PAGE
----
Asia is now leading the user base, emerging as the big kahuna of the social media world. The continent was often a part of brand debate on whether or not the investment on social spends would do justice to ROI. With 52.2% of the world’s population on Facebook and Twitter residing in Asia, there is certainly a dead end to this debate.
Indonesia has risen to be the most socially involved country in the continent, 96% of users are on Facebook and 84% on Twitter. Jakarta has infact been named the social media capital of the world. Leighton Cosseboom, Senior Editor, Tech in Asia says, “This can be attributed I think naturally, it’s just a really social culture, and people are always chatting.”
Alike Modi who led India’s social media elections, Indonesia’s was ran by Jokowi. Indonesia has infact jumped from 38 million Internet users in 2012 to 72 million users in 2015. That is a sharp 52% increase in 3 years.
Apart from Facebook and Twitter, other platforms are equally well accepted. Cosseboom says, “Instagram is growing wildly in popularity. Path has gained some traction in Indonesia over all of its other markets. However, Dave Morin just sold most of the company to Korea’s Daum Kakao. It will be interesting to see what happens next.”
Another very interesting insight is that 62% of the users [s] are mobile users. This could be attributed to the fact that Indonesia has the cheapest data plan. This means there is a huge potential for brands to enter Indonesia and tap the social-mobile ecosystem there. Cosseboom says, “While less than 30 percent of the 250 million population has broadband connection, everyone has at least one mobile phone, sometimes two.”
He added, “Just speculation, but it could also be the traffic in Jakarta. When you’re waiting for hours in the city with the world’s worst stop-go traffic, people don’t have anything else to do but chat with their friends and browse social media.”
Mobile is no more a luxury gadget, it has become a part of the daily lives of Indonesians. There is a huge potential for mobile payment based services in this country. In the near future, I expect a colossal growth of m-commerce market, paving the way for social-mobile ecosystem to co-exist.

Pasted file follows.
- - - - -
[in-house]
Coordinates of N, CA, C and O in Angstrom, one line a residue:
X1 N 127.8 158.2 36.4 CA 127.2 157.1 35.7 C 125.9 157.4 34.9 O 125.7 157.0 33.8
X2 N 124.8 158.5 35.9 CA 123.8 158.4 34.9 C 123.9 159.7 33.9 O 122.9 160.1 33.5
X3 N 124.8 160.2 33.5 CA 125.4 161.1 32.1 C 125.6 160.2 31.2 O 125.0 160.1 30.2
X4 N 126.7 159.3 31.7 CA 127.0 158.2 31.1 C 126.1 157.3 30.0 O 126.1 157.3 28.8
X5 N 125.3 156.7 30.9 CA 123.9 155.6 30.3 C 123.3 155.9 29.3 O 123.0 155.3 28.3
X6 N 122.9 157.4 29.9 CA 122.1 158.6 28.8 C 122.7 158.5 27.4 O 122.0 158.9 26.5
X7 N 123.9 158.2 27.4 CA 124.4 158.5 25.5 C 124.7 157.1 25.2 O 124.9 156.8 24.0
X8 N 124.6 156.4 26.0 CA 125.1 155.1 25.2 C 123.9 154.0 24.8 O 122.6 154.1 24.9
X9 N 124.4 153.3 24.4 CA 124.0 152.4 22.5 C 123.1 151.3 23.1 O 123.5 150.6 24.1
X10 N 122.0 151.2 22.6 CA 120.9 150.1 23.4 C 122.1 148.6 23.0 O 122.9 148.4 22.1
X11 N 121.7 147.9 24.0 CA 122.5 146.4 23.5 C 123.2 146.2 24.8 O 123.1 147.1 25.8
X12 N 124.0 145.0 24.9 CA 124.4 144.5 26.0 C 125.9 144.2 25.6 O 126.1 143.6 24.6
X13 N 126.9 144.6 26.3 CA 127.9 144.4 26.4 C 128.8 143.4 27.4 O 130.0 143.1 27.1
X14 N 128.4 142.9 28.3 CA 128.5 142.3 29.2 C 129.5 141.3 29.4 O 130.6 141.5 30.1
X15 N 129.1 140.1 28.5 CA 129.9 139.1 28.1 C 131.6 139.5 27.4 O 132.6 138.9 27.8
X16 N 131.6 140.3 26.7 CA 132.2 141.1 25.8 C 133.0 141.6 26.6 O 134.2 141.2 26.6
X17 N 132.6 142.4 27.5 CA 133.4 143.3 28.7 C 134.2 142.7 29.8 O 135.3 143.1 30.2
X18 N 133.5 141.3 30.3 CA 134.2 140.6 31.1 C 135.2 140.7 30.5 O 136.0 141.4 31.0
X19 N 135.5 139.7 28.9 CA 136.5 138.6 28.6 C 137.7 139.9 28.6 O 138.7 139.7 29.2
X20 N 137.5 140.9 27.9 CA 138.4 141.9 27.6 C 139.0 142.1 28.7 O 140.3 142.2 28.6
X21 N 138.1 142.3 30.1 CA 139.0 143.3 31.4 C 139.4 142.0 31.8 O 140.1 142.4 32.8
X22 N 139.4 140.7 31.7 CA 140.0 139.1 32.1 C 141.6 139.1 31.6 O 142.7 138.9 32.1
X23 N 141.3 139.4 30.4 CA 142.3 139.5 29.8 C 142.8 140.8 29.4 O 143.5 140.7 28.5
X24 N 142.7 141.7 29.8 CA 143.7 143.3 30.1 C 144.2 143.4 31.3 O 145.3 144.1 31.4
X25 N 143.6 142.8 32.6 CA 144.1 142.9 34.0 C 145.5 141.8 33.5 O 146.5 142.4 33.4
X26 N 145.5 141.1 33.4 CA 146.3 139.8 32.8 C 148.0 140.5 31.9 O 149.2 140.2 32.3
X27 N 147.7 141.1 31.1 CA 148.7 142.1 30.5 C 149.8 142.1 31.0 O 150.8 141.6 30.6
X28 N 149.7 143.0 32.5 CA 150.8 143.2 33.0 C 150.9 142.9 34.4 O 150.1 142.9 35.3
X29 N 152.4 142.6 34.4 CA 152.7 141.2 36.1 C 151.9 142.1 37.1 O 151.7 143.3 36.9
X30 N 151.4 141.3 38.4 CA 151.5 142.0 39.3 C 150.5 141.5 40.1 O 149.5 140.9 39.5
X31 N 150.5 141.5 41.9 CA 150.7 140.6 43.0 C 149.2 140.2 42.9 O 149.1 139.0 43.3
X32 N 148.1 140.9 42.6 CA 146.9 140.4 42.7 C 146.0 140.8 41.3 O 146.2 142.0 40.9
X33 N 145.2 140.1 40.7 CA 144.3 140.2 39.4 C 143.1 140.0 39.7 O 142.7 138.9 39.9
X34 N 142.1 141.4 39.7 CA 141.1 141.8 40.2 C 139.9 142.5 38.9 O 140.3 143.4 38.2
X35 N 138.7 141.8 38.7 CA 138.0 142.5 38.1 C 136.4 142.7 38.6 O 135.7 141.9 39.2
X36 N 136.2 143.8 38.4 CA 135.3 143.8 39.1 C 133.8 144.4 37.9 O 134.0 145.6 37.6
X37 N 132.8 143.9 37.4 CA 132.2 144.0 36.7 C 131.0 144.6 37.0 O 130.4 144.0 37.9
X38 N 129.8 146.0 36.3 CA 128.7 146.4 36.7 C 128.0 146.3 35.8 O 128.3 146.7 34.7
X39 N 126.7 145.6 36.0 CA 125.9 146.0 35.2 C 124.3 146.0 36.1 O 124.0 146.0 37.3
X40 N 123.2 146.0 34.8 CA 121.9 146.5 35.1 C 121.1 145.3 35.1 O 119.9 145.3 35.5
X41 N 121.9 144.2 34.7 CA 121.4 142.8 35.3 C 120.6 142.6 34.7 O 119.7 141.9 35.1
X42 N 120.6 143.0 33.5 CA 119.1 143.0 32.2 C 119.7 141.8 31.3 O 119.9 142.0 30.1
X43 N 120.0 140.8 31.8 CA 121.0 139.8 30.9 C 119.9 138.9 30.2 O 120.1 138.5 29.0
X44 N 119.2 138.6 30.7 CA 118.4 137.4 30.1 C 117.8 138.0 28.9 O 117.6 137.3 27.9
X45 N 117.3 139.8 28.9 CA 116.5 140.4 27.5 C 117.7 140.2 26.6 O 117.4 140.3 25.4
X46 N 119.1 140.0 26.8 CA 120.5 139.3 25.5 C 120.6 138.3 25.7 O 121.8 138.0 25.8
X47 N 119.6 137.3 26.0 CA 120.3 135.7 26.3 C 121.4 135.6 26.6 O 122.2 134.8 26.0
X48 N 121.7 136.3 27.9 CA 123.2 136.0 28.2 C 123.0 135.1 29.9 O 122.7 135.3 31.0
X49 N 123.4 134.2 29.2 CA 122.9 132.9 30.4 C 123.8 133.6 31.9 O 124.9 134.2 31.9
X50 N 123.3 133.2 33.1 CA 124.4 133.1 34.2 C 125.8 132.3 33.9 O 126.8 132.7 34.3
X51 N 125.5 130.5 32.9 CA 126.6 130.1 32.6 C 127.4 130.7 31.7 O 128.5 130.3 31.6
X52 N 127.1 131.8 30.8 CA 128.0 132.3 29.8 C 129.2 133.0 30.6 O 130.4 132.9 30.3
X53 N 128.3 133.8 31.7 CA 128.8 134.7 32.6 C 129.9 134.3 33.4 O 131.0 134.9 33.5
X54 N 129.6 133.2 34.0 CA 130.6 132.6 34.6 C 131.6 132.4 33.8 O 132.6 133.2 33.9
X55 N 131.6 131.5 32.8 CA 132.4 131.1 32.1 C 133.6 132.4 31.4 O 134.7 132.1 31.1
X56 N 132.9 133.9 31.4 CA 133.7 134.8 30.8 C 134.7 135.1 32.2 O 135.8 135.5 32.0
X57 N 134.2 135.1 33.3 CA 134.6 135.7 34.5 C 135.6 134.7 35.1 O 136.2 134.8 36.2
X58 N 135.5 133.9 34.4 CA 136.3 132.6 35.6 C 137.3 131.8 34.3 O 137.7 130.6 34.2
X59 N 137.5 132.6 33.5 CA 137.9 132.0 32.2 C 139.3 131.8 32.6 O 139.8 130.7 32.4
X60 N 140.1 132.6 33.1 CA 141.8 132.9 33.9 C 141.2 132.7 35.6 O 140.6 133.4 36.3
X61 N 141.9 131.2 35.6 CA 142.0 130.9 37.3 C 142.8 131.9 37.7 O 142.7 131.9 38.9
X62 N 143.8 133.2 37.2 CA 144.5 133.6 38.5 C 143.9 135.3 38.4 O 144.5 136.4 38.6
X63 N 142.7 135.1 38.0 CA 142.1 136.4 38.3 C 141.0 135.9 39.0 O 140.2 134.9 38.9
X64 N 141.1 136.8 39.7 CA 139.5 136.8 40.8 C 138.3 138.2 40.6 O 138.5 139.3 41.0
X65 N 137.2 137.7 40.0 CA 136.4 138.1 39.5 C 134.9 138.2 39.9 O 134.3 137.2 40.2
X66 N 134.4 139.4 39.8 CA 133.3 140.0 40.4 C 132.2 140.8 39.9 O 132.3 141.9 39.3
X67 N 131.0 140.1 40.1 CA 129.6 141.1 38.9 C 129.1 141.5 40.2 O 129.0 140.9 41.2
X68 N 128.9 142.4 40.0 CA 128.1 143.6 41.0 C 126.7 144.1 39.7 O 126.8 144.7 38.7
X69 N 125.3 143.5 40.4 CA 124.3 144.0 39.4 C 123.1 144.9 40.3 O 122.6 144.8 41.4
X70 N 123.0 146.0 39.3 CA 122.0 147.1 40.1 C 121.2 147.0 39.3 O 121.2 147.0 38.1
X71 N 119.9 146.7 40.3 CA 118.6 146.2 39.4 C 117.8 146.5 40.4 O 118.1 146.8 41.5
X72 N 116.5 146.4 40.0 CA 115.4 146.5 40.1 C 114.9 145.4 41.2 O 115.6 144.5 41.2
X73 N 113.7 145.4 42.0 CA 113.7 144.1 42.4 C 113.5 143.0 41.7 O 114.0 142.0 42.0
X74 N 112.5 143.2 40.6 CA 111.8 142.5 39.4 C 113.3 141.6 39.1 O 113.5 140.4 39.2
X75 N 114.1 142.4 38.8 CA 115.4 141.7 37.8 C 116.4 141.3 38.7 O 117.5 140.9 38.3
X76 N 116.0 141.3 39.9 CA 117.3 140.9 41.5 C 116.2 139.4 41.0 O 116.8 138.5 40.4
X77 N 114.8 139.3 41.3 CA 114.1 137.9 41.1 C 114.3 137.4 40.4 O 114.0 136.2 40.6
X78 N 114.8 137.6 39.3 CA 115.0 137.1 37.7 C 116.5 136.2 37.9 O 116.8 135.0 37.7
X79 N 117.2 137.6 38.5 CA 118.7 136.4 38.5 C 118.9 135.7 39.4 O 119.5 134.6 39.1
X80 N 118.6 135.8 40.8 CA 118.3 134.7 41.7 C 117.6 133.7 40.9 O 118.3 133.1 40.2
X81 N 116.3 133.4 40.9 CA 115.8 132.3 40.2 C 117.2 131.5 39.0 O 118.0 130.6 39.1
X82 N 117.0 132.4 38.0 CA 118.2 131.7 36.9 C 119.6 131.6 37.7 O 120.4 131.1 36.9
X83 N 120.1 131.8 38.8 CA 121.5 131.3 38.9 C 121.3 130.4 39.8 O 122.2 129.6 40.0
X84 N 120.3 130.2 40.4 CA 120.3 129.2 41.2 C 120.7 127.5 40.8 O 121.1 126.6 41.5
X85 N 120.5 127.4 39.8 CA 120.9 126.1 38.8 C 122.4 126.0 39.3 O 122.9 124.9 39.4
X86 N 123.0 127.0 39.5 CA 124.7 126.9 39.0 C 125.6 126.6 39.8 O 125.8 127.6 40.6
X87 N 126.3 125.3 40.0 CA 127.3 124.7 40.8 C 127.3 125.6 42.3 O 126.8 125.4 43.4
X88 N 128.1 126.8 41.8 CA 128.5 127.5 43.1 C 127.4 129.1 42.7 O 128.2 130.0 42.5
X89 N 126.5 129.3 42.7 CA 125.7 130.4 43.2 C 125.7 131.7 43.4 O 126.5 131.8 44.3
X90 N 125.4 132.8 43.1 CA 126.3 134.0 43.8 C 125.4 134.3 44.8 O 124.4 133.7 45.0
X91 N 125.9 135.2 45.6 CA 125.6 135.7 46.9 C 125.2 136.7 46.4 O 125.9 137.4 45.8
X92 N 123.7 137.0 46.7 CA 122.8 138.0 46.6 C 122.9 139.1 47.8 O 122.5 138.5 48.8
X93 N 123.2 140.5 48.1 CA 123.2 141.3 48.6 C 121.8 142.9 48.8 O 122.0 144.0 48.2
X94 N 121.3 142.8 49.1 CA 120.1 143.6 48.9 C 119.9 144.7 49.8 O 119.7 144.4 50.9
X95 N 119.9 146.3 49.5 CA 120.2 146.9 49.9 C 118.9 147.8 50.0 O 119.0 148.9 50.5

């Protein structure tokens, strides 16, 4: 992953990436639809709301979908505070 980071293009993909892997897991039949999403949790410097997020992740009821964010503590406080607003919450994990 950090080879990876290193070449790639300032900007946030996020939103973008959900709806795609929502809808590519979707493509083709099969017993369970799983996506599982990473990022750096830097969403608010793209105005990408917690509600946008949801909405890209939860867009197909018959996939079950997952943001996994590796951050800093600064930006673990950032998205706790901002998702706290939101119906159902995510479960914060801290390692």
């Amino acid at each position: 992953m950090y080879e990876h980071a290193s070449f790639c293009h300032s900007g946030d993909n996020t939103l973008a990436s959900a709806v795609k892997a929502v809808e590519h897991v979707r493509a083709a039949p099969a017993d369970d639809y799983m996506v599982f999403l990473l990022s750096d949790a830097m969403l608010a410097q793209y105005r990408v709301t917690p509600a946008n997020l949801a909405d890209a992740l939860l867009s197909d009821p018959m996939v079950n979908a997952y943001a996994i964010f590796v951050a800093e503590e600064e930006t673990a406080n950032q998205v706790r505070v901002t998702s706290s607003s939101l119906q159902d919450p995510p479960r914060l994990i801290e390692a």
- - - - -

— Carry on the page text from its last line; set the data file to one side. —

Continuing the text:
In this social-mobile ecosystem, brands need to begin investing. Unfortunately brands are intimidated. Cosseboom says, “The Indonesian market is very complex, and in order to execute properly here you have to have boots on the ground. From a company perspective, social media brands are looking to acquire users in Indonesia, plain and simple. But actually, turning that desire into a winning strategy is another can of worms entirely.”
OLX Indonesia, Yamaha Motor Indonesia and Blackberry are among the top pages on Facebook. An interesting takeaway is that the nature of social media (both on Facebook and Twitter) in Indonesia is very local. All these pages publish in English transcript but in Indonesian language, which is rather interesting. Even though pages like Starbucks Indonesia publish content in English, most of the comments and replies that follow are in local language.
Our neighboring countries share the passion for selfies. It is called the “Nassis-stick” because it’s all about oneself.
There is high potential in blogging and influencer marketing campaigns, leaving scope for brands to nurture these trends.
Among the many adored campaigns, LINE presented a video + message driven campaign, Ada Apa Dengan Cinta – “What’s with love?” in local language. Cosseboom claimed in his reported story, “The 2002 romantic drama stars local celebrities Dian Sastro, Nicholas Saputra, and Titi Kamal, three now-widely recognized actors in the archipelago. The film was important to Indonesia’s cinema scene, becoming widely-known as a movie that sparked the now-successful “teen” genre in Indonesia.”
Social media marketing might not have reached its full bloom potential in Indonesia. In our upcoming series on Indonesia, we will navigate social media crossroads for marketers finding it difficult to innovate.